The completion of campus construction projects was prioritized during a Pierce College Council (PCC) meeting Nov. 17.
The decision to alter construction plans was made after new cost projections from the Los Angeles Community College District (LACCD) showed the reconstruction plans to be over budget.
The cost of maintenance may also be higher than expected further jeopardizing construction projects.
The PCC prioritized the buildings to be completed in the following order: Automobile Technology, Horticulture, Digital Arts and Media and Green Technology.
This recommendation was then sent to Pierce College President Kathleen Burke-Kelly, who then make the final decision.
“Time is money with these projects,” said Joy McCaslin, vice president of Student Services. “It extends the time of how long we will have the management company here and there is a big risk in attempting a redesign.”
Phase 1 of the North of Mall project, completed last year, was only half of the reconstruction. Phase 2 of The North of Mall project still needs to be bid on.
Final budget figures for construction will be released by Chancellor Daniel LaVista as soon as they are completed
PCC members argued that making decisions based on money would be pointless since they have no idea how much smaller the budget may become.
“This is a delicate chess game because we’re dealing with an unknown from the district downtown,” said Ed Cadena, project deputy director of the Swinerton Management Team.
During the meeting, each faculty member defended the need to complete their own department’s buildings.
The Digital Arts and Media building was meant to solve the campus’s lack of compliance with the Americans with Disabilities Act (ADA).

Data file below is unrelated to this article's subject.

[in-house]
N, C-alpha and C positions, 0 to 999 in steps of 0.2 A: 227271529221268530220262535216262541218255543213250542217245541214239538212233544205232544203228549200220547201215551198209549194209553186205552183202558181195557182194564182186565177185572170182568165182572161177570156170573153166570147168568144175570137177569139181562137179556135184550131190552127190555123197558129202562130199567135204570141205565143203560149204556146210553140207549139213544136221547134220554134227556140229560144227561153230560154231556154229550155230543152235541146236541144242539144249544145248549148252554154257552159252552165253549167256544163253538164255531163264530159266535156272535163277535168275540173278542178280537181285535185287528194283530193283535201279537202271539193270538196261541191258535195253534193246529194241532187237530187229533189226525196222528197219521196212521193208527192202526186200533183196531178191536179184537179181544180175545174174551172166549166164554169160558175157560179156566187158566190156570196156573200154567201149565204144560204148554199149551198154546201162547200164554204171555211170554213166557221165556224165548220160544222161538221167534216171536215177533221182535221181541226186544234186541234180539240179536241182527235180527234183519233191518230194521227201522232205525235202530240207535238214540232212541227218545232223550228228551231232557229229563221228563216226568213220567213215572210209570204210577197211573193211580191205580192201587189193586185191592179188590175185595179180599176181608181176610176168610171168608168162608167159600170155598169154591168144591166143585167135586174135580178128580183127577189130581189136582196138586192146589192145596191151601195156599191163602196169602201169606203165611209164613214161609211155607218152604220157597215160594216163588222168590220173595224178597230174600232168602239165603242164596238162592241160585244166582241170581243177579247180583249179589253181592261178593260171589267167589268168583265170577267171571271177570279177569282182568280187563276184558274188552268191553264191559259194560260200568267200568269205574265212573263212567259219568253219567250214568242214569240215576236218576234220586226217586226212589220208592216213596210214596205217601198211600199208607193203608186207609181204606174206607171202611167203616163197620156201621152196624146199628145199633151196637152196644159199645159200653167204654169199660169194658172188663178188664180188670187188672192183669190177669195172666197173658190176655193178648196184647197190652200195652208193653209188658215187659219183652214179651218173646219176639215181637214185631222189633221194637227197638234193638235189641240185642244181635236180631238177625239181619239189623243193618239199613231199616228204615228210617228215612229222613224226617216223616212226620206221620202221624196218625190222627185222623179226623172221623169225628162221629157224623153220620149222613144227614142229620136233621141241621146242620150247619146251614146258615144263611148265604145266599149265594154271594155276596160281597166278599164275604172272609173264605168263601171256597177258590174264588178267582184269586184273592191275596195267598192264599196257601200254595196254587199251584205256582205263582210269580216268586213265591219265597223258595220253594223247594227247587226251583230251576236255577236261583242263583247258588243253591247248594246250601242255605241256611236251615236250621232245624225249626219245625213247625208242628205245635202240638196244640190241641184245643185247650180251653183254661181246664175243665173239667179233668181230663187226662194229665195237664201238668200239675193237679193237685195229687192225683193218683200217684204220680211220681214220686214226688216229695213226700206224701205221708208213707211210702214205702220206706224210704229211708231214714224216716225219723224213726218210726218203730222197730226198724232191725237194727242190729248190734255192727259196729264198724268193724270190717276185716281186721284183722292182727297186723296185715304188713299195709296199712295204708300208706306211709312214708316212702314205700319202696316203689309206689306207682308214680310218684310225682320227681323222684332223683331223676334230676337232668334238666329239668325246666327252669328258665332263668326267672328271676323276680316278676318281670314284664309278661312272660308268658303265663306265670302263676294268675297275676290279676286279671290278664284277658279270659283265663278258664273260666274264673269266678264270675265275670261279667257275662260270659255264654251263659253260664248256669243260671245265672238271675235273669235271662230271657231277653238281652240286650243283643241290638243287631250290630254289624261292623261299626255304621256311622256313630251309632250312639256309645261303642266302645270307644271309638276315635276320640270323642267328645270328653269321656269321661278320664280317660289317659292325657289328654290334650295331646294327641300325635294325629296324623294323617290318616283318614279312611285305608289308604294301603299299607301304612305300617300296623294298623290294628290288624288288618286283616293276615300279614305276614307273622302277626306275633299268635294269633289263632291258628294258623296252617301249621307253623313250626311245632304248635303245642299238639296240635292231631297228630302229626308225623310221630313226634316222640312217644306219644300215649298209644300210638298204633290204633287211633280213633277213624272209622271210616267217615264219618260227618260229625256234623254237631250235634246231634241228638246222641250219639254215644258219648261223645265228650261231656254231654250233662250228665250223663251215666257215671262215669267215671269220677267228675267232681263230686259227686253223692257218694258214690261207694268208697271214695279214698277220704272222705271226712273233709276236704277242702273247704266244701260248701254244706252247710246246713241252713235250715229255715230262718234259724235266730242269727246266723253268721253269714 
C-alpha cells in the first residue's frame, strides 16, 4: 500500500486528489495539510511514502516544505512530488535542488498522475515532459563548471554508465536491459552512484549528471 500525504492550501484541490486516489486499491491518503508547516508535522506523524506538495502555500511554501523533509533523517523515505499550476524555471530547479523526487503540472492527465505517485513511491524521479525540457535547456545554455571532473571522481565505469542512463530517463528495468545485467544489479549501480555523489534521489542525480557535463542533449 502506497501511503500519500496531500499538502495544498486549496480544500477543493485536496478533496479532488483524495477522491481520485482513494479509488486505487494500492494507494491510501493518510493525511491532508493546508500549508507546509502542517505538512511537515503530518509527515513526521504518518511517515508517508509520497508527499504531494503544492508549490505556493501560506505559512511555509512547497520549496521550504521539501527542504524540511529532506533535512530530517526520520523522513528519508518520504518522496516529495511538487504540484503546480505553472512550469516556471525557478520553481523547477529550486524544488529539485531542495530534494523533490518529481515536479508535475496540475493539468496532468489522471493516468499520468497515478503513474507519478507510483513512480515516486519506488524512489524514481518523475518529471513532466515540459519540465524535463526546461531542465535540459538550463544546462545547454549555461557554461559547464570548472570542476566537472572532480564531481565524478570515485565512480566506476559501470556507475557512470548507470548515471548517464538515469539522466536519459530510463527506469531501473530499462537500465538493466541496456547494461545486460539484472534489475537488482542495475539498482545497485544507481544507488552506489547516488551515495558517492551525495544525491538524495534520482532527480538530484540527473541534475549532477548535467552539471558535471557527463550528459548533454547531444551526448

The ADA requires that all public complexes provide access to all areas for persons with disabilities.
The Digital Arts and Media building was designed to include many different departments but it would also include ramps and elevators to provide access to the top of the Art hill for disabled persons.
However, it was also argued during the meeting, that these ramps and elevators could be completed independently of the building, thereby costing less money.
Tom Rosdahl, instructor of automotive service technology, argued that the automotive expansion project was already bid and ready to start.
Rosdahl said that to redesign or postpone the project would be a waist of the nearly $1 million dollars already spent.
Meanwhile, advocates for the Green Technology Building argued that “green” tech would bring in the most money in enrollment fees since most new jobs will be green jobs.
“We don’t want to pit one building against the other,” said Clark.
The PCC hosted a special meeting a week before the vote to gather information on the state of each department in development and discuss possible remedies on how to allocate the remaining budget.
“We need to stop designing like we are an Ivy League school,” said Director of Facilities Paul Nieman. “We are a community college.”
Contributing: Kevin Reynolds